Albert Bonniers förlag, 2009. ISBN: 9789100120856
Reviewed by Stig Olsson in SBR 2009:2
‘Swedish nineteenth century history is blurred because of a mental shadow’, writes Ola Larsmo in an extensive, enlightening and thought-provoking article in the daily newspaper Dagens nyheter in March 2009. Larsmo believes that the novel can be an effective vehicle for tackling painful conflicts, cover-ups and scandals in ‘the recent past.’ He mentions a few titles from other countries but finds comparatively few by Swedish authors.
And so, a month later, his own contribution to the genre appears. Jag vill inte tjäna is about misogyny and prostitution seen through the eyes of a physician in nineteenth-century Uppsala.
‘"Are you the doctor, sir?" He had nothing to say to her this first morning. He didn’t understand then that she had been waiting there for him for hours perhaps. She was looking beyond him, up to the low, hanging sky.’
The opening pages of Larsmo’s novel are indicative of his book as a whole. The intriguing uncertainty, fear, despair and the evasive usage of personal pronouns are components in this grim Uppsala story from the 1880s. How-ever, a fair account of this book about appalling cruelty to women and girls in ‘the recent past’ would be difficult to accomplish in a brief book review.
Sara Kristina is fourteen and in the spring she will be confirmed in the Swedish church. A woman has offered to help her find work in a home where she would be in service, at least for the summer. Overcome by memories of being told to be tolerant towards those who harm us during a recent discussion of the Lord’s Prayer in church, Sara Kristina hesitates before eventually deciding that ‘I do not wish to serve.’
Not only has the author connected with the title of the novel very early in the story, he has also set the sombre tone that prevails throughout the book.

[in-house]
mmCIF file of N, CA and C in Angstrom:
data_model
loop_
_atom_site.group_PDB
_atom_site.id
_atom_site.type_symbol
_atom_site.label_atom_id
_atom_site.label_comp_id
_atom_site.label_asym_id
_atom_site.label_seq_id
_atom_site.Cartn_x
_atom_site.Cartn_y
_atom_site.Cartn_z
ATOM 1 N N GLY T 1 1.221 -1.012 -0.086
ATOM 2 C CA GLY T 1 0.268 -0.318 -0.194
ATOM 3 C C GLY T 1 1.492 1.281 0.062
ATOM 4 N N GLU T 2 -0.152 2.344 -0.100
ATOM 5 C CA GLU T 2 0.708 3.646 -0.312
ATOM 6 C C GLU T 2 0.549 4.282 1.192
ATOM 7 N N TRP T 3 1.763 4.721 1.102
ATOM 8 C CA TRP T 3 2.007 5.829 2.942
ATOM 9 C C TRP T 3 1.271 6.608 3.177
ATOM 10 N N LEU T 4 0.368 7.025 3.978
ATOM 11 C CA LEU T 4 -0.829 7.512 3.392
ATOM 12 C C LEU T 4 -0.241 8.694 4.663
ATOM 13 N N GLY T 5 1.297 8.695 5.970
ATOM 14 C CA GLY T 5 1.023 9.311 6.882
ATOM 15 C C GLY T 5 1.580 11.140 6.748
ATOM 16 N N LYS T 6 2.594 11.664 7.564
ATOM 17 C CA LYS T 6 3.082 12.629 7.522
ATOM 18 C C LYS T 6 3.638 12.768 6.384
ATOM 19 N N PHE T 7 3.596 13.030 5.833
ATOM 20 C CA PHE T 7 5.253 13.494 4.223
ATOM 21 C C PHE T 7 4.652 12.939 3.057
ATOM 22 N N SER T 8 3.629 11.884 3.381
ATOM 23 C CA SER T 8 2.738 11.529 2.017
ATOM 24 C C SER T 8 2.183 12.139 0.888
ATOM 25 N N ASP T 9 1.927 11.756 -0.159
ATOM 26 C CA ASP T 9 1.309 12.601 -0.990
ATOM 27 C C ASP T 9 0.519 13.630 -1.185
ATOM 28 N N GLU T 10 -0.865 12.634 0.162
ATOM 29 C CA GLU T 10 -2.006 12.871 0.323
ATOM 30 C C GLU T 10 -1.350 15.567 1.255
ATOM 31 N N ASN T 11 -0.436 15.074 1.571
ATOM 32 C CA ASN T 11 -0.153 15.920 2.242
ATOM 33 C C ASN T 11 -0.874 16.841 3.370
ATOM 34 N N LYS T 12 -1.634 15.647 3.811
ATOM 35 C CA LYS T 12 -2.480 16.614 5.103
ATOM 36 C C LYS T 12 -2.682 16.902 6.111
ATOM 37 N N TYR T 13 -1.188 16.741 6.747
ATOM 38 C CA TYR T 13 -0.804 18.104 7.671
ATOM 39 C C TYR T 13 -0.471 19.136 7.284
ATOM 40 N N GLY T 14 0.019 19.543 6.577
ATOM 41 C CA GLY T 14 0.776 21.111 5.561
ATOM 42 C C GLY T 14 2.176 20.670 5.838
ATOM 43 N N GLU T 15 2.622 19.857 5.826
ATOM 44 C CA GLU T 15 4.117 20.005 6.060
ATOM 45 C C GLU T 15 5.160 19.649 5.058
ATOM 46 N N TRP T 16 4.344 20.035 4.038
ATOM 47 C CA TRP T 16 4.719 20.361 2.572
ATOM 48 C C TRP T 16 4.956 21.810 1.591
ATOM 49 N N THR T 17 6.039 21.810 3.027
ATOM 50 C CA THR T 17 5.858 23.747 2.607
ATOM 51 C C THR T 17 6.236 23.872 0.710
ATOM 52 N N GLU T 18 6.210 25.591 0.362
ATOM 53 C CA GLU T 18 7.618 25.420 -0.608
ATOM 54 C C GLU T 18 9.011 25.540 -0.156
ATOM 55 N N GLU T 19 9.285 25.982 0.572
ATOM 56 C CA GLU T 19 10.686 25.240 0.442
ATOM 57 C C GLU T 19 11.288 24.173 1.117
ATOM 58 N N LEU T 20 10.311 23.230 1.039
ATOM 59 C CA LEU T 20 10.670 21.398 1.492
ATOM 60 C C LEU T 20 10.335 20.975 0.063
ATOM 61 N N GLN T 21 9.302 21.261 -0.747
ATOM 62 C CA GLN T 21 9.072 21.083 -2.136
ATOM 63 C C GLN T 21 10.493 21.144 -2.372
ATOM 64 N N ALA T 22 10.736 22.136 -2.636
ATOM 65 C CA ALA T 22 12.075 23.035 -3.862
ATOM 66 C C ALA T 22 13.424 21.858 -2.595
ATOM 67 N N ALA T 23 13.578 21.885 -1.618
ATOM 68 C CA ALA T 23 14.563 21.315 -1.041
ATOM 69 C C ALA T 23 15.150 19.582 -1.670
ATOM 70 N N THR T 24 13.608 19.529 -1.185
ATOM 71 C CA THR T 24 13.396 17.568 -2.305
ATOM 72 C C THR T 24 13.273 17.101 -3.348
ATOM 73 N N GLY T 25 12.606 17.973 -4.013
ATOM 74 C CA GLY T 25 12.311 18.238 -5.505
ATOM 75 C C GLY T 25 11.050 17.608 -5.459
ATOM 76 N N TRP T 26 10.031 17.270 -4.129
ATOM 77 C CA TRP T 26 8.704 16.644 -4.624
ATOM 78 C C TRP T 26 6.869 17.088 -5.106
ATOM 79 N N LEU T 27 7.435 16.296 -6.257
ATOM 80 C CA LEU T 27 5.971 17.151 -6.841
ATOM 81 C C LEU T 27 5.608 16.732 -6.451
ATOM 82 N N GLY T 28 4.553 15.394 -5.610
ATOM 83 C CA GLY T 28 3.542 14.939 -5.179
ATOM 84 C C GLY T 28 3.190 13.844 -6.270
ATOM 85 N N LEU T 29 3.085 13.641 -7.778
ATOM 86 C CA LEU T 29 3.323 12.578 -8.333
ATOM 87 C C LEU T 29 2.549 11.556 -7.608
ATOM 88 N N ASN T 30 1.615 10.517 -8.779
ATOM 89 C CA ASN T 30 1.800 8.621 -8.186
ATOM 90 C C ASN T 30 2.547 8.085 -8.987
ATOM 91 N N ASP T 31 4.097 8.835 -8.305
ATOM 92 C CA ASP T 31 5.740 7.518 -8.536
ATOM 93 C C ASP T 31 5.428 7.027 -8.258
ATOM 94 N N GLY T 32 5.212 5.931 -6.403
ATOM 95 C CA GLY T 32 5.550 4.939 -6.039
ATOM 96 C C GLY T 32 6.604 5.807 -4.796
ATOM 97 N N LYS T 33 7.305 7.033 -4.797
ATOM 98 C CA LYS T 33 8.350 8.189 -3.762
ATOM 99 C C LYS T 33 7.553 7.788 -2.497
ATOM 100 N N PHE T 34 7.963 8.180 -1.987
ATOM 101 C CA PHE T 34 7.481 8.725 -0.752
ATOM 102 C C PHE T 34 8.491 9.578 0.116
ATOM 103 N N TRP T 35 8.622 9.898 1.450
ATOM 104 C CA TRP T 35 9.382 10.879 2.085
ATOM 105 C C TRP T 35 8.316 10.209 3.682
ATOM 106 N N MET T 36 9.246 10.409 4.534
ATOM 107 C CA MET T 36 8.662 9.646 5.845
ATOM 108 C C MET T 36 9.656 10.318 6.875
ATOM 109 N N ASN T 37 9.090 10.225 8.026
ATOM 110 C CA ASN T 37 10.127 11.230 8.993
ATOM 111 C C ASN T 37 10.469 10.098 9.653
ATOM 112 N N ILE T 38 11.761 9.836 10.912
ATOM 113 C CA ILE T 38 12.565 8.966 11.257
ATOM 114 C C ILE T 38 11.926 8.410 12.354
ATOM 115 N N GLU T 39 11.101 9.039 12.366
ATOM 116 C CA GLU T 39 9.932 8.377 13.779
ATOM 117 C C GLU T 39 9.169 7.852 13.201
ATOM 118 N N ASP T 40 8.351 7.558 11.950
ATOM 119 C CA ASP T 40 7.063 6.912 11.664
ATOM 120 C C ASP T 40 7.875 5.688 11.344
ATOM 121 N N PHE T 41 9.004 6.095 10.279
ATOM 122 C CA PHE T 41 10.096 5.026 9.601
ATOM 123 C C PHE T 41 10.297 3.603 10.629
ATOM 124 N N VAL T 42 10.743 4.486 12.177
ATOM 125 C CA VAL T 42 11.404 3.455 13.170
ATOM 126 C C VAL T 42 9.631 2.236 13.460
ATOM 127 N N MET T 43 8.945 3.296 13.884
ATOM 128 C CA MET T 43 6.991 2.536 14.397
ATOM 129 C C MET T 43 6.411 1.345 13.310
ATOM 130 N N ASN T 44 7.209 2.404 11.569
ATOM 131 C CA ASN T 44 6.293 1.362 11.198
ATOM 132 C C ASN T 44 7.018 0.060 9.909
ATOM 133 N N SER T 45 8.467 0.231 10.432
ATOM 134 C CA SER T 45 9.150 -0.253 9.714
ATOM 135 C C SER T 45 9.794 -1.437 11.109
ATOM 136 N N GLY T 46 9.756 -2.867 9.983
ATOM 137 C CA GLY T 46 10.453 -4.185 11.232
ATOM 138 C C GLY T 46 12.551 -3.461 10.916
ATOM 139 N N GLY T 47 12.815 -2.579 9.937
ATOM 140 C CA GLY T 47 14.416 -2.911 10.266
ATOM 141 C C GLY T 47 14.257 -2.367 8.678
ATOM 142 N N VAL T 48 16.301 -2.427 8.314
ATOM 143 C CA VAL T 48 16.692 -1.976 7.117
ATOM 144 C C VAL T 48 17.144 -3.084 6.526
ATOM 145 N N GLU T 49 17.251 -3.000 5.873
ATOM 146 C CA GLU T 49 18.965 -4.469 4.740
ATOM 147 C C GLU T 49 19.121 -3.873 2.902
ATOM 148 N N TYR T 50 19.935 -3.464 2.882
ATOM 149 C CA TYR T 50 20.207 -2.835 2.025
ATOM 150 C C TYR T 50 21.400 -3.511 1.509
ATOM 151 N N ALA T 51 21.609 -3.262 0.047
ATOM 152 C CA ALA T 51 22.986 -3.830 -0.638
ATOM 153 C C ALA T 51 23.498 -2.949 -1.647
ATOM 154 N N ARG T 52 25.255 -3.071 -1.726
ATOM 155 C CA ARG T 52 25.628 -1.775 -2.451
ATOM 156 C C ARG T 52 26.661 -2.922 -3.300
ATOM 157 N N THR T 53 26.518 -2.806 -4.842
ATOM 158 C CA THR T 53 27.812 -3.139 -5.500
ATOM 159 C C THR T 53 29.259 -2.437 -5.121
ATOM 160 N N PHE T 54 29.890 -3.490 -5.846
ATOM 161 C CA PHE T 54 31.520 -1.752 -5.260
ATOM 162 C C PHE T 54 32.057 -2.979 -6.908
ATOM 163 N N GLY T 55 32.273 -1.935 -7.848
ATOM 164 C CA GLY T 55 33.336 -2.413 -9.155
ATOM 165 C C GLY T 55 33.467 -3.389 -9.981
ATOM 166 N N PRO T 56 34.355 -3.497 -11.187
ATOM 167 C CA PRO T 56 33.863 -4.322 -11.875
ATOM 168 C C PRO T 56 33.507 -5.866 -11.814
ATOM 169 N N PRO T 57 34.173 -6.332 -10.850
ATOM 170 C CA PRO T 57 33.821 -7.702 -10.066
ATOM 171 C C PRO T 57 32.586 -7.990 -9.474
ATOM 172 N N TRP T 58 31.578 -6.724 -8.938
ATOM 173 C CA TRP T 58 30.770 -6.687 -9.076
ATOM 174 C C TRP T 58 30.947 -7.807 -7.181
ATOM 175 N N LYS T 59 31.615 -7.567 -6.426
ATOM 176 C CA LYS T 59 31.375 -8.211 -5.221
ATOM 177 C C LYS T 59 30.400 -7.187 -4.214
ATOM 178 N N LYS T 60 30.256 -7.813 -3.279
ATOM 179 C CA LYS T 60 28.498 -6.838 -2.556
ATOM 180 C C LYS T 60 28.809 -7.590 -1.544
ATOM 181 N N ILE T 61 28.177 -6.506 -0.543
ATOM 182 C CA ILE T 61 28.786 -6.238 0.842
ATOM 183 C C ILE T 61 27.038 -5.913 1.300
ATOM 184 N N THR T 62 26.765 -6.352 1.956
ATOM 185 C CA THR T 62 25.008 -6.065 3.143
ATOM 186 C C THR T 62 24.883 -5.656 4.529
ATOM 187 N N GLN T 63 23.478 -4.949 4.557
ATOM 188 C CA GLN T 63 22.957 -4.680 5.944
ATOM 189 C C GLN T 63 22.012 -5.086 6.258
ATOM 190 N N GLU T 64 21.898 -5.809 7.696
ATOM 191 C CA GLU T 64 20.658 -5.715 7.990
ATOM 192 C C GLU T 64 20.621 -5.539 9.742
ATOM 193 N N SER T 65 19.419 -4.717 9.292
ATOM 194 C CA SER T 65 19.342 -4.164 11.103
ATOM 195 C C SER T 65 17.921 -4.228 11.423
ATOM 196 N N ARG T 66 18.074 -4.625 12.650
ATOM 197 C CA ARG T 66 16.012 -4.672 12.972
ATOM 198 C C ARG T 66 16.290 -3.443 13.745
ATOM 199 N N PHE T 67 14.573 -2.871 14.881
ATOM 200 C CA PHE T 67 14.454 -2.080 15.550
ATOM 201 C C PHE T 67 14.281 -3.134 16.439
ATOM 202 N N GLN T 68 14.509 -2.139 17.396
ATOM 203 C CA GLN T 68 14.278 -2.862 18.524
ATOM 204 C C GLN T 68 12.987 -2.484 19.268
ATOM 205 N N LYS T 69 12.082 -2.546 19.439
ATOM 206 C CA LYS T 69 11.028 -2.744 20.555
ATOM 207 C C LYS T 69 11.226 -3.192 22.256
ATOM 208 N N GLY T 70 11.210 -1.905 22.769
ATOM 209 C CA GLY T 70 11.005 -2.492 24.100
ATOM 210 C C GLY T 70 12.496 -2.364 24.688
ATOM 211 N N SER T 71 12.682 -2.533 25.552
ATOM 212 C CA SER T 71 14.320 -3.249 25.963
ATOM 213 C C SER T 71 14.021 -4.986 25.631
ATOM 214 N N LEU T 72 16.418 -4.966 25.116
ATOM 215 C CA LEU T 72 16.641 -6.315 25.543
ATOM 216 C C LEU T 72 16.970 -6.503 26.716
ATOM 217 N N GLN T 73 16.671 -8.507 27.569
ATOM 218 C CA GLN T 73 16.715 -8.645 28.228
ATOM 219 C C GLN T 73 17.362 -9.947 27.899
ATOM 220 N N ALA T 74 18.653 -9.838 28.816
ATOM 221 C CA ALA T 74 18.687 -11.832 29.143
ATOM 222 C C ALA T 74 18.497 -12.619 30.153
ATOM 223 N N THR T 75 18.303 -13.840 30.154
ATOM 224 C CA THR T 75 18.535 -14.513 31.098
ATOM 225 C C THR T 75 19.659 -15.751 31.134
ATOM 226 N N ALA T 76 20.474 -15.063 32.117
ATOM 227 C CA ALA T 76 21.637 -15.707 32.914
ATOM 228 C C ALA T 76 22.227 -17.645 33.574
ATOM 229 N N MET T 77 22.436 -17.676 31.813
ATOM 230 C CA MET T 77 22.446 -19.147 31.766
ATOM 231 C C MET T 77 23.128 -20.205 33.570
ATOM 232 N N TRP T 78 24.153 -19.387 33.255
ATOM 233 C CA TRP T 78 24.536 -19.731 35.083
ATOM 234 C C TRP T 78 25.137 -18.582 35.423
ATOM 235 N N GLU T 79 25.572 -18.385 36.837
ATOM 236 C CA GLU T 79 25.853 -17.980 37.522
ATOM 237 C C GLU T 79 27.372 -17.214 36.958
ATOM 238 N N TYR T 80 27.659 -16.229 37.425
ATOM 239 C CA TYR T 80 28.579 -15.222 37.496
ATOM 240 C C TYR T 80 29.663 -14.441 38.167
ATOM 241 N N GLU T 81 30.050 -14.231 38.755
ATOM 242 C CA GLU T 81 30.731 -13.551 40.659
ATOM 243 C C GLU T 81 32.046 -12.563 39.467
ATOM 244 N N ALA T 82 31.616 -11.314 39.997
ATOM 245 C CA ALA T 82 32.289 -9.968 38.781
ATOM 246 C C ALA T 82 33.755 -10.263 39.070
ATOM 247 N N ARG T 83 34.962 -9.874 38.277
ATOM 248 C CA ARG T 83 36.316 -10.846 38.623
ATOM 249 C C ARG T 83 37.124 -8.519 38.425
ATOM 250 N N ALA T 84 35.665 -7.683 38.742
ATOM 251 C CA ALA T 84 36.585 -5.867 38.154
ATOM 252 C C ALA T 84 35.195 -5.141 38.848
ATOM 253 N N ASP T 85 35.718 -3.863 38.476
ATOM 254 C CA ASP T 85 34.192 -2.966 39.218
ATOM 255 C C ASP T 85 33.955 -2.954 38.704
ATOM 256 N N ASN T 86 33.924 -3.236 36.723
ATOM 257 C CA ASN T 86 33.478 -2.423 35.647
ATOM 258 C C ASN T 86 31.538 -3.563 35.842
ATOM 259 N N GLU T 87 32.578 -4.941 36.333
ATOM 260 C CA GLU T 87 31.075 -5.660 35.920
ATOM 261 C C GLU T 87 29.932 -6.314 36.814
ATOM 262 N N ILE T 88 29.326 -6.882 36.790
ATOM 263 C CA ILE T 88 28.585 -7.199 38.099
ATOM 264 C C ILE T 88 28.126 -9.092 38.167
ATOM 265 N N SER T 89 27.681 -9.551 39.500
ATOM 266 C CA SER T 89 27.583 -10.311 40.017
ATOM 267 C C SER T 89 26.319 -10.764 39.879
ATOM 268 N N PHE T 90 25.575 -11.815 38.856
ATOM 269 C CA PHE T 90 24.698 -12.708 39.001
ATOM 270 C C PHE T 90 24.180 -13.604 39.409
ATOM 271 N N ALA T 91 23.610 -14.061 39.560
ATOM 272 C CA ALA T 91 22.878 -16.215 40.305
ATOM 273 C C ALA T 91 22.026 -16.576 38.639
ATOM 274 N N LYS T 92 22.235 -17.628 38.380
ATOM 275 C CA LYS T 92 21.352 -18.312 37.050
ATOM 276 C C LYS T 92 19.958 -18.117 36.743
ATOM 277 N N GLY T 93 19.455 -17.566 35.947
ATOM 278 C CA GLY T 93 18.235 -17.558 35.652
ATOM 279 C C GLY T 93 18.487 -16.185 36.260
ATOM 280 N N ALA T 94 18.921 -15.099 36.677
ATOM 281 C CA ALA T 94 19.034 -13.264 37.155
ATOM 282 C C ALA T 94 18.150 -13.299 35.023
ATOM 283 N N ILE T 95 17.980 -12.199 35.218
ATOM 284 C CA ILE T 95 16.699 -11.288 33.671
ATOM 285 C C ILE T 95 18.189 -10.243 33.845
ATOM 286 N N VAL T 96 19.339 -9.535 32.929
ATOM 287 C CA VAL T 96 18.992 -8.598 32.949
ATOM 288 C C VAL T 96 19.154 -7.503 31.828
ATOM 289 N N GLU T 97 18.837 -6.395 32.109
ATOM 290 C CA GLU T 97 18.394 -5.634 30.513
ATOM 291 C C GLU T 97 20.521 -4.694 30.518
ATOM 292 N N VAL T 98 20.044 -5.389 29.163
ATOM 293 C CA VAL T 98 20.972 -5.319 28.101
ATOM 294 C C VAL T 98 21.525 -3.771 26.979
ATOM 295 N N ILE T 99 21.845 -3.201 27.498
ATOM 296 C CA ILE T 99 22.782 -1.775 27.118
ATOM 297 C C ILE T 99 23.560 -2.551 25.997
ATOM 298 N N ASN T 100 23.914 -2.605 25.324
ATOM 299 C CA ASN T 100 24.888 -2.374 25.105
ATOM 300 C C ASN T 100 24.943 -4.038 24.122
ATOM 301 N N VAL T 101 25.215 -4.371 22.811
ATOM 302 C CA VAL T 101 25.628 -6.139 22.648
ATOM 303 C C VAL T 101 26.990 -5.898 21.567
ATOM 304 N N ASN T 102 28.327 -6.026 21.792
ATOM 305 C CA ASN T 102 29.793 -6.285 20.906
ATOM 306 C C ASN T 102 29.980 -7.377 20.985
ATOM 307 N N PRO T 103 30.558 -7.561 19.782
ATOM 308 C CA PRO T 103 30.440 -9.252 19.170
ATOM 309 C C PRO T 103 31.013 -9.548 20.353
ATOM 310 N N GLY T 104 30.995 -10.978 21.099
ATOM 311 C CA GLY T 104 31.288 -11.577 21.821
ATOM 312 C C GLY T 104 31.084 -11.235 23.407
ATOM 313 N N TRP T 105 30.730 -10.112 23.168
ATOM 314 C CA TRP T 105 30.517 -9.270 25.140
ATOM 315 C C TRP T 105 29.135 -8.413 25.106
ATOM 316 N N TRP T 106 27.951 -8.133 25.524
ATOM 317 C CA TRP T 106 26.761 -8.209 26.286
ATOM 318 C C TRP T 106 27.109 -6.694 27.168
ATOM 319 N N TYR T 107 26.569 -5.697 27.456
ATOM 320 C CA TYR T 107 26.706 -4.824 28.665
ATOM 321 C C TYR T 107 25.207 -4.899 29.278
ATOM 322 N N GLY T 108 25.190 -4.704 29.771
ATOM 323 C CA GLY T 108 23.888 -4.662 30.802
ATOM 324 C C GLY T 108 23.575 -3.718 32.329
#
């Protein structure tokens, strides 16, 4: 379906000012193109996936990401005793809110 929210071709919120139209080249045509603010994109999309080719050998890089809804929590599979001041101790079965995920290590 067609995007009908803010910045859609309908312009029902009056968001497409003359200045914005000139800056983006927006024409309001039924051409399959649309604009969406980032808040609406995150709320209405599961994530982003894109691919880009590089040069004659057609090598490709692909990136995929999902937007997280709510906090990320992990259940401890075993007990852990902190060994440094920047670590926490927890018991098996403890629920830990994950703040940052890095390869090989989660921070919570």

The young couple, Doctor Stig Ekeberg and his wife Ellen, have recently settled in Uppsala where Stig has been appointed assisting town medical officer, a big and flattering step for the recent graduate. Stig is to assist Doctor Petersen ‘with tangible matters’, as he puts it, referring to the regular examinations of prostitutes, women and girls in Uppsala – ‘such matters as people don’t talk about.’
Gradually, the clandestine but commonplace practice of prostitution and its victims become the focus of Doctor Ekeberg’s overshadowing commitment. The young physician is inexperienced but sensitive, compassionate, honest and driven by his own convictions. The morality issues of the time – alcohol, poverty, large families and prostitution – are cleverly touched upon in scenes describing the small, private family circle. One view defends prostitution as an enterprise enabling poor university students to find valuable knowledge and insight ‘in the arms of the public women’, thereby limiting the number of unwanted children! Doctor Ekeberg gains a more sinister insight into the activities of medical students in this respect, and treats some of these poor, destitute and traumatised women in his own surgery. The doctor’s humanitarian work isolates him socially. His wife struggles to understand and in the end one is left with the impression that she has accepted and understood her husband’s sombre but devoted social work.
With its often graphically detailed prose this is an important book. The author has successfully demonstrated that the novel can serve as a vehicle to bring suppressed, sensitive realities from ‘the recent past’ to life.
‘Departed from the city in July. Further circumstances unknown’, is Doctor Ekeberg’s brief and sad final note on Sara Kristina.